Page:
The lamplight, such as it was, was barely adequate. Johnson’s torch had failed so Jack had lit a rusting storm lantern, which cast its wavering, oily glow onto the mouldering tunnel walls. The two ghosts had stumbled inebriatedly through the tunnels, straying farther and deeper into the labyrinthine factory depths than ever before.
A heady elixir of drunken bravado, genuine curiosity and the sharp, fresh frisson of discovery spurred them on down unfamiliar tangents, through half-blocked spurs and collapsing archways, until eventually, Jack and Johnson found themselves at a huge, imposing metal doorway. Johnson checked his pocketwatch:
“It’s been four hours now Jack. should we think about heading home?”
Jack held the lantern up to the open doorway. A flight of damp stone stairs led down from it, descending into an impenetrable darkness below.
“Hmm. I reckon we’d as best go on. I’ve got a feeling in my bones about this place.”
Jack gestured down the stairs.
“Jolly good”, Johnson said, lighting a woodbine, “let’s go and have a goosey-gander, shall we?”
He cast the match over his shoulder. It flared briefly in the gloom, illuminating a stencilled sign above the doorway:
FLIGHT TUNNEL XIII. BEWARE: HAZARDS.
The steps seemed to go on forever. On every fourth flight there was a small railed landing space, each one numbered in descending order from 50. Jack and Johnson had come to a stop at number 25. Jack took a couple of short nips from a hipflask, then passed it onto to Johnson.
“Any idea where these stairs’re headed?” Jack asked, wiping his mouth with the back of his hand.
Johnson drew thirstily on the flask.
“I haven’t the foggiest idea. Said back there it was a flight tunnel, but quite what anything to do with flight would be doing this far underground I don’t know. Are you sure you’ve not been down here before?”
“No, never.” Jack replied. “I was fair drunk when we left Kate back there and I can’t recall for sure what way we went. All I know is I never seen that particular tunnel before and I certainly’ve never been down here. Looks like your guess is good as mine.”
“Well there’s only way to find out what’s at the bottom really then , isn’t there?” Johnson said. Grinning, he took Jack in a mock-ballroom dance hold and dipped Jack forwards so that their linked hands pointed down the stairs.
Flight Tunnel 13 was a graveyard. A high-roofed, crypt-like half cylinder, the tunnel’s floor was stacked to head height with great hunks of rotting machinery: eight cylinder engines, propellers, pieces of corroding airframe, derelict wireless sets, twisted Browning guns and landing gear. Jack and Johnson snaked slowly between the rusting debris, their lamp’s meagre light giving the pieces of torn metal a menacing, sinuous air. Crazy, jagged shadows danced on the walls in the amber glow.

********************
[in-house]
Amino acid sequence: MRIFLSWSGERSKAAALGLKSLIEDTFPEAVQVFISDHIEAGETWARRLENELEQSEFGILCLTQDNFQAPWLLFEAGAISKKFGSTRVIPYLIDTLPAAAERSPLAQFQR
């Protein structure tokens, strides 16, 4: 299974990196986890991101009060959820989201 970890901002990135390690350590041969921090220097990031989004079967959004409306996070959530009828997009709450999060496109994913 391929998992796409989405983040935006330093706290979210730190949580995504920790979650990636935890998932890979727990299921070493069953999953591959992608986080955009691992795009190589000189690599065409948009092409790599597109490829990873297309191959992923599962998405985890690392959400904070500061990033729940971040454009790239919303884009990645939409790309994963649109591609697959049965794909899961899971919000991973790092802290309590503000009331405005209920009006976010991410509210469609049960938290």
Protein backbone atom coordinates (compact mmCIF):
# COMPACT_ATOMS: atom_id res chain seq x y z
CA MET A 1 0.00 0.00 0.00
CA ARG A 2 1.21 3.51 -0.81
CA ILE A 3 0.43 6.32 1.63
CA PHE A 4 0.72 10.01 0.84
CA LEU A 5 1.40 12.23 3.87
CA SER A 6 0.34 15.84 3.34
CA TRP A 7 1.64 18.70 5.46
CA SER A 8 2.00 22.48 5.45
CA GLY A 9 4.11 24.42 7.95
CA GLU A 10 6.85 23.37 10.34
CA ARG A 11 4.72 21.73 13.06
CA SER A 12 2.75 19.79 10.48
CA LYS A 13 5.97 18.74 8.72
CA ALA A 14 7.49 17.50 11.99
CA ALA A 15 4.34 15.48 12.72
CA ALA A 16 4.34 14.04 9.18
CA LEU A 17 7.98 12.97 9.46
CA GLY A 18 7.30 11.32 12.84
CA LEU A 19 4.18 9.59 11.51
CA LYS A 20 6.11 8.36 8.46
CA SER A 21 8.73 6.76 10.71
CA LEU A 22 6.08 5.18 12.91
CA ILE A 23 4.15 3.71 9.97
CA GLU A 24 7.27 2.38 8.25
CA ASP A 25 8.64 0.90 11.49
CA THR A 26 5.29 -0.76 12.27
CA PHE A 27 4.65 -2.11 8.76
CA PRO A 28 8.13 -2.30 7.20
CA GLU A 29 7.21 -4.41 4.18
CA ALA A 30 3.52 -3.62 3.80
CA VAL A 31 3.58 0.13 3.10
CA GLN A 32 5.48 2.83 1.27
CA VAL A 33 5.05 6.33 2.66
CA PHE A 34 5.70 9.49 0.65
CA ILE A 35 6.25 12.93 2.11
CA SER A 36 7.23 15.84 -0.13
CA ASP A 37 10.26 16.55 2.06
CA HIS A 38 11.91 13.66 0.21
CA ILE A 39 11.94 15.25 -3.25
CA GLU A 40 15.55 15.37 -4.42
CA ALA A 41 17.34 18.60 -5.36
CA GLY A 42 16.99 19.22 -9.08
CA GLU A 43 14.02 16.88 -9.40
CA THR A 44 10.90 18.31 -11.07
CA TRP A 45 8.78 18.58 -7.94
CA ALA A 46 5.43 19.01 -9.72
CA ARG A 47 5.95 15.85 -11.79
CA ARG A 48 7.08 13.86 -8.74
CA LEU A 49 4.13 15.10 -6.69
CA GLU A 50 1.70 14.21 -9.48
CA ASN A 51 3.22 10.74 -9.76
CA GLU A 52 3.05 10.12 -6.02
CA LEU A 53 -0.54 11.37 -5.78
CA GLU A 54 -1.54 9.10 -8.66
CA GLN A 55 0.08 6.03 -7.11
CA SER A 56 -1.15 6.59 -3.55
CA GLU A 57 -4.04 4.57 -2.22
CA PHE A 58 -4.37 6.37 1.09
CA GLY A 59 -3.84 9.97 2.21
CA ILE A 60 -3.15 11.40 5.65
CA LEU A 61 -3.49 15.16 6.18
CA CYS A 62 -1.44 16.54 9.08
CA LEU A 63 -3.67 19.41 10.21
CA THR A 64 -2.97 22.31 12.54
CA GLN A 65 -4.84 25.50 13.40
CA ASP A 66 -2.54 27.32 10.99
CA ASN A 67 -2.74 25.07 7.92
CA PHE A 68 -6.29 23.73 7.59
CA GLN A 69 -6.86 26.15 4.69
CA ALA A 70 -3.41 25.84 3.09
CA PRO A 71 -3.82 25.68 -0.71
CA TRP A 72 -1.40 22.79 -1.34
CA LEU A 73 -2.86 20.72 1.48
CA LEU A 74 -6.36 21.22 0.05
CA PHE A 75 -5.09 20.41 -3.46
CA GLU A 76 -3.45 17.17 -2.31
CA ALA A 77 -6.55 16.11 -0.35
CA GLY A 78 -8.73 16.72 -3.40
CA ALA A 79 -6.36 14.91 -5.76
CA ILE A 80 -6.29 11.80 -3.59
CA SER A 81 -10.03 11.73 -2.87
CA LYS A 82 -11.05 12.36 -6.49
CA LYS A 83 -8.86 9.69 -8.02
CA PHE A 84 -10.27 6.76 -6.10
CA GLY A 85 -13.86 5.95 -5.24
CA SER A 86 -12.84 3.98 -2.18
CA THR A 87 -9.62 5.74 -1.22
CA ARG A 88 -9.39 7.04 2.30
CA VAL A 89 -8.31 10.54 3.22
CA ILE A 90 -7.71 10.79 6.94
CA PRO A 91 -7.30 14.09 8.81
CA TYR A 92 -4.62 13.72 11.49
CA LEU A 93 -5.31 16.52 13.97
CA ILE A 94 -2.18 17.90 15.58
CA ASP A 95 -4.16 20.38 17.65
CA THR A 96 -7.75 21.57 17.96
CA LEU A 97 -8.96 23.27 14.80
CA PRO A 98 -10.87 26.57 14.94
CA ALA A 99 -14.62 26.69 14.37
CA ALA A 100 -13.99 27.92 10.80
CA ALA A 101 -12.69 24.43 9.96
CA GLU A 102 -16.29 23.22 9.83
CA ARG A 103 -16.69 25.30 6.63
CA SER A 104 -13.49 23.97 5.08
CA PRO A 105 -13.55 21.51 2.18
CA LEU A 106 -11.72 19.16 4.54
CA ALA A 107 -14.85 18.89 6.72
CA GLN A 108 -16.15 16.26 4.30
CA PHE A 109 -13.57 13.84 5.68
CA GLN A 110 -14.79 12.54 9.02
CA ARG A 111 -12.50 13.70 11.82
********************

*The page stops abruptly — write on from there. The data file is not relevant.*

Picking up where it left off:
From the far end of the tunnel, a creaking, metallic sound rang out, its echo dancing on the concave walls. Johnson put a finger to his lips, then ducked down and beckoned Jack to follow him, between the decaying, whale-like skeletons of two derelict seaplanes. Moving with studied, stealthy ease, Jack followed Johnson past the aircraft, until both arrived in an oily-floored clearing, hemmed in on all sides by towering cliffs of scrap metal.
Blinking into the dim light, Jack stared at the vague, hulking shape that lurked in the shadows at the clearing’s centre. It was huge: high-winged and predatory, like a sea-beast, a monster, a bird of prey. Jack’s eyes widened in fright.
“What the…what the hell is that?” he hissed, his arm shaking, causing the lamp flame to gutter.
Johnson didn’t hear Jack. He was hypnotised by the sight of the huge, looming creature in front of them. Entranced, as if under a spell, he walked towards it, shaking his head and repeating
“Well I never. Well, I never.”
Jack realised that he was about to be left on his own and scampered quickly after Johnson, the fear of being alone overriding his fear of the ominous, hulking beast before them. When he caught up with Johnson, Jack found th airman affectionately stroking the creature’s belly, lost in thought, like a man in love at first sight. Jack was horrified:
“Blood and thunder! Don’t touch it, lord knows what might happen!”
Johnson was oblivious. “Eh? What? Oh”, her turned, smiling, to Jack. “Don’t worry old chap, It’s quite alright. I used to fly these things you know.”
Jack looked at Johnson as if he were the worst kind of lunatic.
“Fly?” he hissed, confused and just a little afraid.
With a reassuring smile, Johnson explained: “Yes, Jack: fly. This is an aeroplane, remember, I told you about ’em. Ships of the sky, mechanical birds, winged, horseless carriages. I used to fly planes like this in the last war.”
“So this is one of your aer-e-oplanes then, not some sea beast or owt like that?”
“Jack, you have nothing to worry about. This”, Johnson gave the aircraft’s hull shaped underside an affectionate pat, ” is a Short Sunderland Mark V. A fine piece of Great British avro engineering. You could fly one of these things through a force ten gale if you wanted to.”
Johnson reached up and opened a door in the Sunderland’s rear fuselage, then lowered a small set of metal steps to the ground. Jack took a step back and took in the plane’s shape: the huge, white wings, the four propellered engines, the elegant fish-belly curve of its underside.
“I’m not getting inside that thing,” he said. “I’ll never come out alive.”
Johnson snorted: “Oh poppycock! We’ll be safe as houses. Only thing you’ll have to worry about is bumping your head. These seaplanes are quite pokey on the inside. Come on.”
Johnson bounded deftly up the steps and into the plane’s interior. Jack gave the aircraft a last distrustful look, then followed Johnson into the Sunderland.